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Am J Kidney Dis. 1992 Jul;20(1 Suppl 1):8-11.

Impact of reimbursement regulations on patient management.

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  • University of Texas Southwestern Medical School, Dallas.


The Medicare End-Stage Renal Disease (ESRD) Program has saved the lives of thousands of patients with chronic renal failure; however, the absolute cost of the program has steadily increased since its inception in 1972 and quickly exceeded all budget estimates, although the actual cost per patient has increased only 69%, which is less than half the inflation rate. Cost-containment efforts have resulted in progressive reductions in reimbursement provided by Medicare to both physicians and dialysis centers. The reimbursement amount per dialysis treatment--the largest component of ESRD expenditures--has actually decreased from $138 in 1974 to approximately $54 in 1991 when measured in constant dollars. It is likely that these reimbursement restrictions have negatively impacted the level of patient care; both mortality and morbidity rates in patients receiving chronic dialysis are increasing in the United States. This is a significant cause for concern, particularly as the mortality rates in other industrialized countries began much lower than the US rate and have continued to decline despite adding older and presumably sicker patients. Although the mortality rate may be affected by factors such as broader patient acceptance criteria, particularly the inclusion of older patients and those with serious comorbid conditions, and by an increase in transplantation rates, there is concern that a trend toward shorter dialysis times may, perhaps, result in inadequate dialysis treatment.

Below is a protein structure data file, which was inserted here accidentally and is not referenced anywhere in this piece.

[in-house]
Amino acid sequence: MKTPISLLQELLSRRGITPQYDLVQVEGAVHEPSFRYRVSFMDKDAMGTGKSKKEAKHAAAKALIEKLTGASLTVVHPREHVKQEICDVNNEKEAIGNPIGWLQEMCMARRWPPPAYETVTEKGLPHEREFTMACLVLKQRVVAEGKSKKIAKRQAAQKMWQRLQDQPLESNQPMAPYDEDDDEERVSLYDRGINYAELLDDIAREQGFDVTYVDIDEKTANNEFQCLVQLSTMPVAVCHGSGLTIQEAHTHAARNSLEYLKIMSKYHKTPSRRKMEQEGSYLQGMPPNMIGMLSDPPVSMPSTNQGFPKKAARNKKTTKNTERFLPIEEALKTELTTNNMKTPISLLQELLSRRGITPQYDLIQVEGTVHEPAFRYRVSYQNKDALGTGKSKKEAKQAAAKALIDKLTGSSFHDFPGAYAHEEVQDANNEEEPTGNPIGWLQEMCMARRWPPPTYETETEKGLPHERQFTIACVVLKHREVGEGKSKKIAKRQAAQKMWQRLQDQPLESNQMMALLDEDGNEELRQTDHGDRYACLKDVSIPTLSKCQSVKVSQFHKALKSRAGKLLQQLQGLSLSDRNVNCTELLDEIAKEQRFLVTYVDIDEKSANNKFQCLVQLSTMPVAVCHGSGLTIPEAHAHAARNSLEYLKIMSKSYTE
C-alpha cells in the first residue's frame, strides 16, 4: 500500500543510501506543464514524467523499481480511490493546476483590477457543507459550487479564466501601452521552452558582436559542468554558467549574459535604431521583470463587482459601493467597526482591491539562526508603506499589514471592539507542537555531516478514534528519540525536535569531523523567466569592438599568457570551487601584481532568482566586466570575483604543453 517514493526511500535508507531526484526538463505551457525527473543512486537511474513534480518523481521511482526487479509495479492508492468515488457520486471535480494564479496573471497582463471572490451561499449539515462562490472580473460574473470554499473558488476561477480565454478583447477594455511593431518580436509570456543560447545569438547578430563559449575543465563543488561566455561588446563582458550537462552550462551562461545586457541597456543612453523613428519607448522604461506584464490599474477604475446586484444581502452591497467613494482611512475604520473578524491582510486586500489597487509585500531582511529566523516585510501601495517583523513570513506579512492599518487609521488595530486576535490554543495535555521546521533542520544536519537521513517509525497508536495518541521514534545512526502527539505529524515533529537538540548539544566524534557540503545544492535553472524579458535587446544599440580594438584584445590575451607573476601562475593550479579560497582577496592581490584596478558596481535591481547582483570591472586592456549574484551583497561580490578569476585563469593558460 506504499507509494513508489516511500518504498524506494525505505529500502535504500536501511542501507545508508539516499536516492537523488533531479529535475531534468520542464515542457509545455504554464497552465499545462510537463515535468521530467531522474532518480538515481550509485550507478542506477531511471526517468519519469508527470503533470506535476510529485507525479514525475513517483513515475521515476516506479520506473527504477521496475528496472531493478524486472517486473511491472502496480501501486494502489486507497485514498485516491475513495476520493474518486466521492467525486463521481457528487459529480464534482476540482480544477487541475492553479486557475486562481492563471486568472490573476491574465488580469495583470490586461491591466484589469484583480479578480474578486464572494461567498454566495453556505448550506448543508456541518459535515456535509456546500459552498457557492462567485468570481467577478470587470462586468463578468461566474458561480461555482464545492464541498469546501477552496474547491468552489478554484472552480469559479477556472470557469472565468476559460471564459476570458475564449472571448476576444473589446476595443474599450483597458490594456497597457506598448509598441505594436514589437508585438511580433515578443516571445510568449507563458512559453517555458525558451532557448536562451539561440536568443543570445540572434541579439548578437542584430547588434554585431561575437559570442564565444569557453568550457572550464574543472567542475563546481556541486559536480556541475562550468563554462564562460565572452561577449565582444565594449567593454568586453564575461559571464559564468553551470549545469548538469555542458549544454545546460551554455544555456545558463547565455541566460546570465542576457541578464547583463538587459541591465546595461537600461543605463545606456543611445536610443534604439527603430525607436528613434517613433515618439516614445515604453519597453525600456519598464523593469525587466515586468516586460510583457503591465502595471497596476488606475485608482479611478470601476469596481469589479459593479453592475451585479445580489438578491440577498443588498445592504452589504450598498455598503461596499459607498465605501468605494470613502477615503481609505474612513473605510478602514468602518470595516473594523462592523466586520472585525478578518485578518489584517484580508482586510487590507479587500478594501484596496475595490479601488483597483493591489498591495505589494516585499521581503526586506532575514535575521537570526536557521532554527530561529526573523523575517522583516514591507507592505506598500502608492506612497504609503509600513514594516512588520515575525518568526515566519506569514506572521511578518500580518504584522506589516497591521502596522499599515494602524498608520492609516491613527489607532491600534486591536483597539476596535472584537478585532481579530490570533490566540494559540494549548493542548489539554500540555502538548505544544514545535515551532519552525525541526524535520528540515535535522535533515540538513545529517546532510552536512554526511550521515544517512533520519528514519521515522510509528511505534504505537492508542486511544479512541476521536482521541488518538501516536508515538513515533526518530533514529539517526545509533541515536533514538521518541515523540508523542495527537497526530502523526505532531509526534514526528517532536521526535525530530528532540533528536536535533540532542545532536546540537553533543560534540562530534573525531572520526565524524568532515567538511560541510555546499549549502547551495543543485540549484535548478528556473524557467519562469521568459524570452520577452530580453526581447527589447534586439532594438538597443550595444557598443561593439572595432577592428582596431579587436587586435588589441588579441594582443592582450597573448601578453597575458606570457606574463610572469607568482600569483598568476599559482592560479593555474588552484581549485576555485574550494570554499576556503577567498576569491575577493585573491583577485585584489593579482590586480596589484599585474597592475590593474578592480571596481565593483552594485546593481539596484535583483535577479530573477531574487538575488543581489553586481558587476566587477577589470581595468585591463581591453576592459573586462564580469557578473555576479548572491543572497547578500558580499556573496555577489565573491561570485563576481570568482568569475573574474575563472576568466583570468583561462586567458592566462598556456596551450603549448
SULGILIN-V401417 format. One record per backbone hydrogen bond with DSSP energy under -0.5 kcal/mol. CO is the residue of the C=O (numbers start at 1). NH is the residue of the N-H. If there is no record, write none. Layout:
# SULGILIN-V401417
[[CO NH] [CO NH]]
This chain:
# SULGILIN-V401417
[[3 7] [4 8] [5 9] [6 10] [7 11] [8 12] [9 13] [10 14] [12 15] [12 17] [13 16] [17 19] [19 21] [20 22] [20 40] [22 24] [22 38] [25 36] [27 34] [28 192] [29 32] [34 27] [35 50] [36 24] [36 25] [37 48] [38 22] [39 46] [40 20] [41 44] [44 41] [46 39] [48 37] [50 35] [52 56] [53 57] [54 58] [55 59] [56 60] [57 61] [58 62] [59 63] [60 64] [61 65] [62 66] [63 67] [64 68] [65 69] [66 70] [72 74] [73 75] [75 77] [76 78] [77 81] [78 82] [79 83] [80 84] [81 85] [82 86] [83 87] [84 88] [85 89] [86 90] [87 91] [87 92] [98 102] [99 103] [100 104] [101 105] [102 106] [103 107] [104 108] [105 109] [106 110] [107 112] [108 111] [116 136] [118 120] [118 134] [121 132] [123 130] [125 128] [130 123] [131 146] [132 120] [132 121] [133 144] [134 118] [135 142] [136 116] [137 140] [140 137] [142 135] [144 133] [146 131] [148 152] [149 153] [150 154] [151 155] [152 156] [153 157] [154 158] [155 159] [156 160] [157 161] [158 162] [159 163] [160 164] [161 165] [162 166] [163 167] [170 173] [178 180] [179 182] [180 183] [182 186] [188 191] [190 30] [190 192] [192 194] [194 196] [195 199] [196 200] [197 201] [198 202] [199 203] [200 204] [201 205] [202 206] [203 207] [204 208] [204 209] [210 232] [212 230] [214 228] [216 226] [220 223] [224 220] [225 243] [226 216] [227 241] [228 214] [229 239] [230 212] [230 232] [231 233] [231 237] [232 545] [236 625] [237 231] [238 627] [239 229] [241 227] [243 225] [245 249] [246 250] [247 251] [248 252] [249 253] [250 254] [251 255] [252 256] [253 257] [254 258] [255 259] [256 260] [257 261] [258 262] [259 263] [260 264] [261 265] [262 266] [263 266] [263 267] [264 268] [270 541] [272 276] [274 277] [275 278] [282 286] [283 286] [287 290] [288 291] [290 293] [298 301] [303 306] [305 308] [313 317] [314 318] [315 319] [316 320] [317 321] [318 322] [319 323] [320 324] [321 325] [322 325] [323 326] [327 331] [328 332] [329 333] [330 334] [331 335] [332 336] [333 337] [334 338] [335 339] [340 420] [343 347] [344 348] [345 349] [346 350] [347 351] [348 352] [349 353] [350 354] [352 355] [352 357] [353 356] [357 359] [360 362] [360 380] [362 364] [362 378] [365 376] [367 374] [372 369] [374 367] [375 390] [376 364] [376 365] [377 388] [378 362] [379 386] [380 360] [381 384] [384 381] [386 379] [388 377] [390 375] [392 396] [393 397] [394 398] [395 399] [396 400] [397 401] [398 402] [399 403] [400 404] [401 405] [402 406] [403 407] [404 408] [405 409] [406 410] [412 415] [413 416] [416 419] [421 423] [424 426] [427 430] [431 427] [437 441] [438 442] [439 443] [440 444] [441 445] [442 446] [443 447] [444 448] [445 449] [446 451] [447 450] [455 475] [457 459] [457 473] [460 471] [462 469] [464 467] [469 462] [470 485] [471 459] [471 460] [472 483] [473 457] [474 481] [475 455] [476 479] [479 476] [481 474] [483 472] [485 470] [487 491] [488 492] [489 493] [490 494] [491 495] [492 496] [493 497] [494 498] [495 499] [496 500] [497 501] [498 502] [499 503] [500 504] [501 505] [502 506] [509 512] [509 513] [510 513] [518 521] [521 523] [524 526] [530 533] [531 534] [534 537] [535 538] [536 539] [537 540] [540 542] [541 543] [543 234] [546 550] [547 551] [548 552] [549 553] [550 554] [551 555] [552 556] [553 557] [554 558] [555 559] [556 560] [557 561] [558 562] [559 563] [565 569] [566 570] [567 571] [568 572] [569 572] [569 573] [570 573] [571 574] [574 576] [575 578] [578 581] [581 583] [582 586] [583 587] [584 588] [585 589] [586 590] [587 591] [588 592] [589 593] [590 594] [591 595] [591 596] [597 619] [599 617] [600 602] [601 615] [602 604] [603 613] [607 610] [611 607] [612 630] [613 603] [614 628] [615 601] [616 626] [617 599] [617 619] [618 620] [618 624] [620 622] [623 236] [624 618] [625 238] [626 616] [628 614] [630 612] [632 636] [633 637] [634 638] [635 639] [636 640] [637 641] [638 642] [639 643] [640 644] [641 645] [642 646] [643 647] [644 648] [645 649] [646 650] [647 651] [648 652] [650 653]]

[PubMed - indexed for MEDLINE]
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